Cell shape in plants is constrained by cell walls, which are thick yet dynamic structures composed of crystalline cellulose microfibrils and matrix polymers. Xyloglucans are the principal component of the matrix polymers and bind tightly to the surface of cellulose microfibrils and thereby cross-link them to form an interwoven xyloglucan-cellulose network structure. Thus, cleavage and reconnection of the cross-links between xyloglucan molecules are required for the rearrangement of the cell wall architecture, the process essential for both cell wall expansion and the wall deposition occurring during cell growth and differentiation. Endoxyloglucan transferase (EXT) is a newly identified class of transferase that catalyzes molecular grafting between xyloglucan molecules. This enzyme catalyzes both endo-type splitting of a xyloglucan molecule and reconnection of a newly generated reducing terminus of the xyloglucan to the non-reducing terminus of another xyloglucan molecule, thereby mediating molecular grafting between xyloglucan cross-links in plant cell walls. Molecular cloning and sequencing of EXT-cDNAs derived from five different plant species including A. thaliana and V. angularis has revealed that the amino acid sequence of the mature protein is extensively conserved in the five different plant species, indicating that EXT protein is ubiquitous among higher plants. This structural study has also disclosed the presence of a group of xyloglucan related proteins (XRPs) with transferase activity in higher plants. Current data strongly suggest that these proteins are involved in a wide spectrum of physiological activities including cell wall expansion and deposition in growing cell walls.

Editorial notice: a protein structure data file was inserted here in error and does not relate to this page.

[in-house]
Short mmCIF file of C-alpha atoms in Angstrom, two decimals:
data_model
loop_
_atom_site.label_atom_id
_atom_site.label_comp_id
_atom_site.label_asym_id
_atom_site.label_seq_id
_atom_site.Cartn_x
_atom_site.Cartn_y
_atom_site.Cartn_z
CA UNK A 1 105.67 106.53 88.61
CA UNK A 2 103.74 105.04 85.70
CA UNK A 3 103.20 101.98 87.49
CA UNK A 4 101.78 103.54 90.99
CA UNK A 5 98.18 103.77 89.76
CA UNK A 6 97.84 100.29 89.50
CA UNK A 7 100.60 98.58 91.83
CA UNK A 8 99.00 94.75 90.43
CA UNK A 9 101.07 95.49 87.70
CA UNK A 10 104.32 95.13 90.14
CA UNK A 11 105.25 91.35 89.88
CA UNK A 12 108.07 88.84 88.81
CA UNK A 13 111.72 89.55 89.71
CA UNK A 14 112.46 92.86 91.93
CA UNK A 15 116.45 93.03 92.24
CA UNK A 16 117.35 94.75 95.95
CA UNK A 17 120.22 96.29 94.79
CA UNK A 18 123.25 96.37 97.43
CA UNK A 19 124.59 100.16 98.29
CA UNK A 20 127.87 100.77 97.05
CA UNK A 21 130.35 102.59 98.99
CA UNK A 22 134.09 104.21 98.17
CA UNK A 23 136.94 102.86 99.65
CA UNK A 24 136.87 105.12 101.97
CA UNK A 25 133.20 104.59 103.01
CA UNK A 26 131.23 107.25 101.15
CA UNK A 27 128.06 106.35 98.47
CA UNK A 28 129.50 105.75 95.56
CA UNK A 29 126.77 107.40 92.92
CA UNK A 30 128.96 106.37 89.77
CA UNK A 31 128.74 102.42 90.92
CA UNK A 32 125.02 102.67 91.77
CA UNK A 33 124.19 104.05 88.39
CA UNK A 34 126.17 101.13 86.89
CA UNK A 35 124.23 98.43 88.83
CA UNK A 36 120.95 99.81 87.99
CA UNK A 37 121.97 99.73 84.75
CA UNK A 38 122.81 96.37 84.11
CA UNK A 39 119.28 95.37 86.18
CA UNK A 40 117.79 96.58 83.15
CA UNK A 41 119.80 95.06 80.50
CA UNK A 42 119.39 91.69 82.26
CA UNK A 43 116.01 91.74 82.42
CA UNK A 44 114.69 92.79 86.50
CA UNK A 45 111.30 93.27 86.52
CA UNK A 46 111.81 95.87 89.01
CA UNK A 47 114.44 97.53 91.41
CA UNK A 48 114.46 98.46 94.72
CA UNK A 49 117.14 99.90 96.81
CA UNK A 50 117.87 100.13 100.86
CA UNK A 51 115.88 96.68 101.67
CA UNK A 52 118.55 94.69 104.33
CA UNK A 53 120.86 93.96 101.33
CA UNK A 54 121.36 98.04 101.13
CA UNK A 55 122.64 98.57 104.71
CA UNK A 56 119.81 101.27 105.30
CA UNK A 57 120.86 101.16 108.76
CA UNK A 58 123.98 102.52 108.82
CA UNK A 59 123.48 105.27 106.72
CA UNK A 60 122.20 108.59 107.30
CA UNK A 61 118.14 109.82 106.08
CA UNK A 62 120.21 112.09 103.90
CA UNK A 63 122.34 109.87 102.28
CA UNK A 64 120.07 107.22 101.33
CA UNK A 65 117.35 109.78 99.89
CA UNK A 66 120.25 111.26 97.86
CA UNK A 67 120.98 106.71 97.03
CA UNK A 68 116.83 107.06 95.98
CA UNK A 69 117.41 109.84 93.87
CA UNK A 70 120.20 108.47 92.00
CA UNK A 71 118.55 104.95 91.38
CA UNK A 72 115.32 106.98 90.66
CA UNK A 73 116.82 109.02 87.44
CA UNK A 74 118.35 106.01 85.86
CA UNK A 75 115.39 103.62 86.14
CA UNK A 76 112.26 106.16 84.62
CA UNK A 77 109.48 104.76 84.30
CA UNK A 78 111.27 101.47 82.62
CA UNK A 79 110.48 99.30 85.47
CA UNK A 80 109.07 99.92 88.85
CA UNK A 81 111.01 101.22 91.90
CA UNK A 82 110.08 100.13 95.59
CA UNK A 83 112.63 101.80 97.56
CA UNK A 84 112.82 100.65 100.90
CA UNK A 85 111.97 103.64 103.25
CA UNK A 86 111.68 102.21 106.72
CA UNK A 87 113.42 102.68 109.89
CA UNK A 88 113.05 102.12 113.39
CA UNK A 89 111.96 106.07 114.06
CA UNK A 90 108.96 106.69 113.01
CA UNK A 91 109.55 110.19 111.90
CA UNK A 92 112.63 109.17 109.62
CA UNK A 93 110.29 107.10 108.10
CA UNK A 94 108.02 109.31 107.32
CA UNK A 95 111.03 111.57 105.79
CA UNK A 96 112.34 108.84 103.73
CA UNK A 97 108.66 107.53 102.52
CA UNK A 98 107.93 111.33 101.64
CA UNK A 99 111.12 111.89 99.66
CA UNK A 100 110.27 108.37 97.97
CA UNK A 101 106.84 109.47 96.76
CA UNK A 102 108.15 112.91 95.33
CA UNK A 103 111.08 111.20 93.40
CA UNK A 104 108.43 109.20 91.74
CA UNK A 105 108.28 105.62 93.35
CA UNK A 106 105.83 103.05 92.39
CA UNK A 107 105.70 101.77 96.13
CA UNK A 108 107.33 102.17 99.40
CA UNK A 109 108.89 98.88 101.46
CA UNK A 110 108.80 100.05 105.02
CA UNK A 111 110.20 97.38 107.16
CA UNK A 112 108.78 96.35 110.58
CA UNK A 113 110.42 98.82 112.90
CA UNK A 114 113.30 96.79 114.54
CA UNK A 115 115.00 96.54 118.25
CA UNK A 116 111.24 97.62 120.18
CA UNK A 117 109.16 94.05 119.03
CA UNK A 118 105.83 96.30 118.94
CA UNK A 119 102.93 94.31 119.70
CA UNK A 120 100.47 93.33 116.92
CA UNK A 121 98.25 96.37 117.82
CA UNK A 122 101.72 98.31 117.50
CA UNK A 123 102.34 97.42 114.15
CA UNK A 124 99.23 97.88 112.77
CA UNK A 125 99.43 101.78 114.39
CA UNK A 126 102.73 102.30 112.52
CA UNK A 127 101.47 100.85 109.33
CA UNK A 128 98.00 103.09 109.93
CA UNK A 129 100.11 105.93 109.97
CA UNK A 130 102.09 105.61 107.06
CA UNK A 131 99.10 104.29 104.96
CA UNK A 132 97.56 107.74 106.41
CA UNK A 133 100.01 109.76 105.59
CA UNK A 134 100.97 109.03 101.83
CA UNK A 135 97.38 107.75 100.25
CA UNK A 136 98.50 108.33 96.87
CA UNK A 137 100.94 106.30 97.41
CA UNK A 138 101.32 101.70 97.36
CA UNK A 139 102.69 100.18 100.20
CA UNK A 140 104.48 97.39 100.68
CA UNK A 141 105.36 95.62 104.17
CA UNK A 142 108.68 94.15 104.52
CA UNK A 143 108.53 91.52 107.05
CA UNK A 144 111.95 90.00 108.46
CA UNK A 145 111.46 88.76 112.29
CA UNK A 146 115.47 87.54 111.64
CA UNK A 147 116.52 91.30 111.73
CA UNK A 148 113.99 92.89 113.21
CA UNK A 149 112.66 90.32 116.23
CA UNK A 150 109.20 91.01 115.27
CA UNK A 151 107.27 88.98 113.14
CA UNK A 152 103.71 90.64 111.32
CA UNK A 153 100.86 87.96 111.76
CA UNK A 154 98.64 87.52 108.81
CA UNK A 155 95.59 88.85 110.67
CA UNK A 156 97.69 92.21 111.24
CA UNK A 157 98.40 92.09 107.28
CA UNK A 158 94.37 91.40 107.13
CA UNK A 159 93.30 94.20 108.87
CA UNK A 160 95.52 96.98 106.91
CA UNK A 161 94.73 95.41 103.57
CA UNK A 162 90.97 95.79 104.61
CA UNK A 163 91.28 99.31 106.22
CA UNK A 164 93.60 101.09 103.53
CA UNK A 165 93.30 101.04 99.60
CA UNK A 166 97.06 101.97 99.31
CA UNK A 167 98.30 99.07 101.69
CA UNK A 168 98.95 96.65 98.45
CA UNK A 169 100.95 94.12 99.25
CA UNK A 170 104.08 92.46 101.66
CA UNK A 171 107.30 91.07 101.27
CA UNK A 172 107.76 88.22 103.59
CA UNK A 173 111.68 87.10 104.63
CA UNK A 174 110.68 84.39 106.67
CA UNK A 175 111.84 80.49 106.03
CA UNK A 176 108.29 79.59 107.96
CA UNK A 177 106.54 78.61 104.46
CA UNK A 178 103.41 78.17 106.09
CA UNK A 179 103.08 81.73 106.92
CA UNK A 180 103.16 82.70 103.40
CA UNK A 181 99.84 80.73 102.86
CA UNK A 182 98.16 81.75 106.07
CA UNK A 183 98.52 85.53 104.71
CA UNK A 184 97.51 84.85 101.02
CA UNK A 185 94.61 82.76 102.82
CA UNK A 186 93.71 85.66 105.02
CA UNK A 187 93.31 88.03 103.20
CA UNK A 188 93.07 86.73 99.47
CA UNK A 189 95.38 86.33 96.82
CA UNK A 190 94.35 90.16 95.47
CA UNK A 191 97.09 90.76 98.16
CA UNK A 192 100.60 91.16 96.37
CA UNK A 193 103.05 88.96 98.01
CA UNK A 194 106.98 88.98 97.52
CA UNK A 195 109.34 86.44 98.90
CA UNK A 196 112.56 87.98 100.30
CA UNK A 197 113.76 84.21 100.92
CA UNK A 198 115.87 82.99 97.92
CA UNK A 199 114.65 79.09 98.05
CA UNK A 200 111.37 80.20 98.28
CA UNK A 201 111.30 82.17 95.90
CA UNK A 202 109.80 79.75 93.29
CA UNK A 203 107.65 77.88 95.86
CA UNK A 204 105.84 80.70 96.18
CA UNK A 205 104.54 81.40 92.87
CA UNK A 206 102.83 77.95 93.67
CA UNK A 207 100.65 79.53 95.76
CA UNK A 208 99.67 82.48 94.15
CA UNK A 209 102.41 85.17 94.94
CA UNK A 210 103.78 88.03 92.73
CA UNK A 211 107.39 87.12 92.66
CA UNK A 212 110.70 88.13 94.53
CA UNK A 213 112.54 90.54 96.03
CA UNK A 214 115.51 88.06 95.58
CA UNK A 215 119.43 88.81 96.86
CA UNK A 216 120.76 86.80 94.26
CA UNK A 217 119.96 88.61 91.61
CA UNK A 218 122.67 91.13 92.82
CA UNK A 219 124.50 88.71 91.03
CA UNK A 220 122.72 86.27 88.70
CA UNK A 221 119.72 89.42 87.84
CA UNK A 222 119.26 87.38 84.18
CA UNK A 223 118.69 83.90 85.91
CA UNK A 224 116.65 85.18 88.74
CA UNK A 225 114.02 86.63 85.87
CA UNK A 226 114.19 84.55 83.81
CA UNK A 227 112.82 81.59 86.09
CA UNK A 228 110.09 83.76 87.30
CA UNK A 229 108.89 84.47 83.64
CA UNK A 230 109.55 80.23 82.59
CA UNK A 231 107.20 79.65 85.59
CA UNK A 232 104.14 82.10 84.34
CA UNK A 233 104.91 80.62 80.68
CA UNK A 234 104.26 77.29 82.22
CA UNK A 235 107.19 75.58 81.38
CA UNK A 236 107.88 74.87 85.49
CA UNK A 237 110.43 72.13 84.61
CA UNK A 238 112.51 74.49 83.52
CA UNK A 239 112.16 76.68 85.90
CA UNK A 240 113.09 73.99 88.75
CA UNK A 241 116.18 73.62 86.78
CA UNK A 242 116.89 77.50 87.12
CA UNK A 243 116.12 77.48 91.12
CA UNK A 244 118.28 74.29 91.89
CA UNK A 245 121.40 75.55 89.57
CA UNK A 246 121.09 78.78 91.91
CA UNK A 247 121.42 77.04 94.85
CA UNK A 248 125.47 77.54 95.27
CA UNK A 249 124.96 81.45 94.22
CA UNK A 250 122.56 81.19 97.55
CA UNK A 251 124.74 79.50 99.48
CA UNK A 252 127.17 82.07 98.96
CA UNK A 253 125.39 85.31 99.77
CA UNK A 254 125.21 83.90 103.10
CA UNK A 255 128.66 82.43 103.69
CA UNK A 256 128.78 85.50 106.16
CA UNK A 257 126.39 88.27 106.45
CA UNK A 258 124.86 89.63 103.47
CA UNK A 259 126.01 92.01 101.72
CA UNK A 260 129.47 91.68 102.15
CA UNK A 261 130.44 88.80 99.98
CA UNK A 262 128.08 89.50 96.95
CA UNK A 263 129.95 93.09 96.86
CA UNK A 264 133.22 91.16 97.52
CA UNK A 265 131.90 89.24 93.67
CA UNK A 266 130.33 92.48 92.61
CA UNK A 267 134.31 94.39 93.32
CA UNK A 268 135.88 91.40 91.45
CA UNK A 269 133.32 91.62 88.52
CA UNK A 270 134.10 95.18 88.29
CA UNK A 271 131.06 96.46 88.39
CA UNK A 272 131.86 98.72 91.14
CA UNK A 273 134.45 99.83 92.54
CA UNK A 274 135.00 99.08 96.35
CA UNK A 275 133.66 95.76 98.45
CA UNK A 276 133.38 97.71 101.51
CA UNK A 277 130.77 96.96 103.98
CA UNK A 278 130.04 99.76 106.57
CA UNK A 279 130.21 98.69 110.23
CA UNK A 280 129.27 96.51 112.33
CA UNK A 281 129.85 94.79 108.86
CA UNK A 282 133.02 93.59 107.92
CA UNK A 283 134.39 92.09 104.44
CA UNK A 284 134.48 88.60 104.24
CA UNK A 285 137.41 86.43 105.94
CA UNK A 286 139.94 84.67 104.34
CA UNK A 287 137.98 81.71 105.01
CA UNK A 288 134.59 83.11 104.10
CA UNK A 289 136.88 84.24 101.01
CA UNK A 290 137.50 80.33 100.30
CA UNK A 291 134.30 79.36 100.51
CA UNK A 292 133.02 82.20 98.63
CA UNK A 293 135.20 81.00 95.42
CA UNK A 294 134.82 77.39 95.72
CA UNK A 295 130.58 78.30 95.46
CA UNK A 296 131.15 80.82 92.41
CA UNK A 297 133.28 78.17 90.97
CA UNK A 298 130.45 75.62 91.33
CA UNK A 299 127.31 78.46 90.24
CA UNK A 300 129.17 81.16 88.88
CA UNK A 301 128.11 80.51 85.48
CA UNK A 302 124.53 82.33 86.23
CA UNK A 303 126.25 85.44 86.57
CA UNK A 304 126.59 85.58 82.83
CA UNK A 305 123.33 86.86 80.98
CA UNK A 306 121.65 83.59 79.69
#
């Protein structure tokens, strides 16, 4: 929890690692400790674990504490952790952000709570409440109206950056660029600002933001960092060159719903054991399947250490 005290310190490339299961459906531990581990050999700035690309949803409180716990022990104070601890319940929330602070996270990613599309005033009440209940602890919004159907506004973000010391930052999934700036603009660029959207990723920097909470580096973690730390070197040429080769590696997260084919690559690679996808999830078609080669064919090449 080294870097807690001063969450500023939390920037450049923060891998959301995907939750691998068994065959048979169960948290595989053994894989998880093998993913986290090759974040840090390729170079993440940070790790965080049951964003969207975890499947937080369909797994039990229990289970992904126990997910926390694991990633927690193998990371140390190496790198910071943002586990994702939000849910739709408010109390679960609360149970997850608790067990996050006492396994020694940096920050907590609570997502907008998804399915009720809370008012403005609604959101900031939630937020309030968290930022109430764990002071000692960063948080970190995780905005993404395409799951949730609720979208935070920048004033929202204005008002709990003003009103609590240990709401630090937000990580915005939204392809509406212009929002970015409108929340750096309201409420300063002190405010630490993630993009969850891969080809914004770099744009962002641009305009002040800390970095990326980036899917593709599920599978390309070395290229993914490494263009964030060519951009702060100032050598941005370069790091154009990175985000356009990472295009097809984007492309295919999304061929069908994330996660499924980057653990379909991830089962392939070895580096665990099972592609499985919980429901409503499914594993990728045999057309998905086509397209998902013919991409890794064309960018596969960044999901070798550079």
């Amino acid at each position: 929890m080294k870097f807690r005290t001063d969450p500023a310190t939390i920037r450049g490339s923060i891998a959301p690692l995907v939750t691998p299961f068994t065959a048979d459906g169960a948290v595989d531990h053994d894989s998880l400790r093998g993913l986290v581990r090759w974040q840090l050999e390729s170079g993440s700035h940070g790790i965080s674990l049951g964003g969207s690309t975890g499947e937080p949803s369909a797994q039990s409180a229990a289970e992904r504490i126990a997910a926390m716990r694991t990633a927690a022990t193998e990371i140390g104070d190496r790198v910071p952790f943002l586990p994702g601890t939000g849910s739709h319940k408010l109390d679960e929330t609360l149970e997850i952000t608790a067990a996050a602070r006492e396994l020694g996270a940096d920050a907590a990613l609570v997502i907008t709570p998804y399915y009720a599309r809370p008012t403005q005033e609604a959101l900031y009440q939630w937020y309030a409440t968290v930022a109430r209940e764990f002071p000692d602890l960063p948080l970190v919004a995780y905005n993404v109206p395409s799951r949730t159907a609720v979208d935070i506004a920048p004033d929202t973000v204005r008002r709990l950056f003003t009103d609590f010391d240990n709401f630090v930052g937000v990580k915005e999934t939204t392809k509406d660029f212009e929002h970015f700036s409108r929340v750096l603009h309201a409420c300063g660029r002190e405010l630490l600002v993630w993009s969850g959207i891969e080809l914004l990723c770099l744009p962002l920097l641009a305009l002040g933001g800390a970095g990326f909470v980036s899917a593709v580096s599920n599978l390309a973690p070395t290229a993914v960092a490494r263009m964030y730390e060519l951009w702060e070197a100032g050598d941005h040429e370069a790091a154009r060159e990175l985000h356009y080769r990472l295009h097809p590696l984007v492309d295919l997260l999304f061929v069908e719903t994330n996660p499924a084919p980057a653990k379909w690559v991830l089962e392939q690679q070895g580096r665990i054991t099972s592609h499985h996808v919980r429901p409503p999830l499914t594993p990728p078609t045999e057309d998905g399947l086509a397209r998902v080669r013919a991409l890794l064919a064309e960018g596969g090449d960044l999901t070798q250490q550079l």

- Cell wall deposition
- Endo-xyloglucan transferase (EXT)
- Gene expression
- Molecular grafting
- Xyloglucan related protein (XRP)
ASJC Scopus subject areas
- Plant Science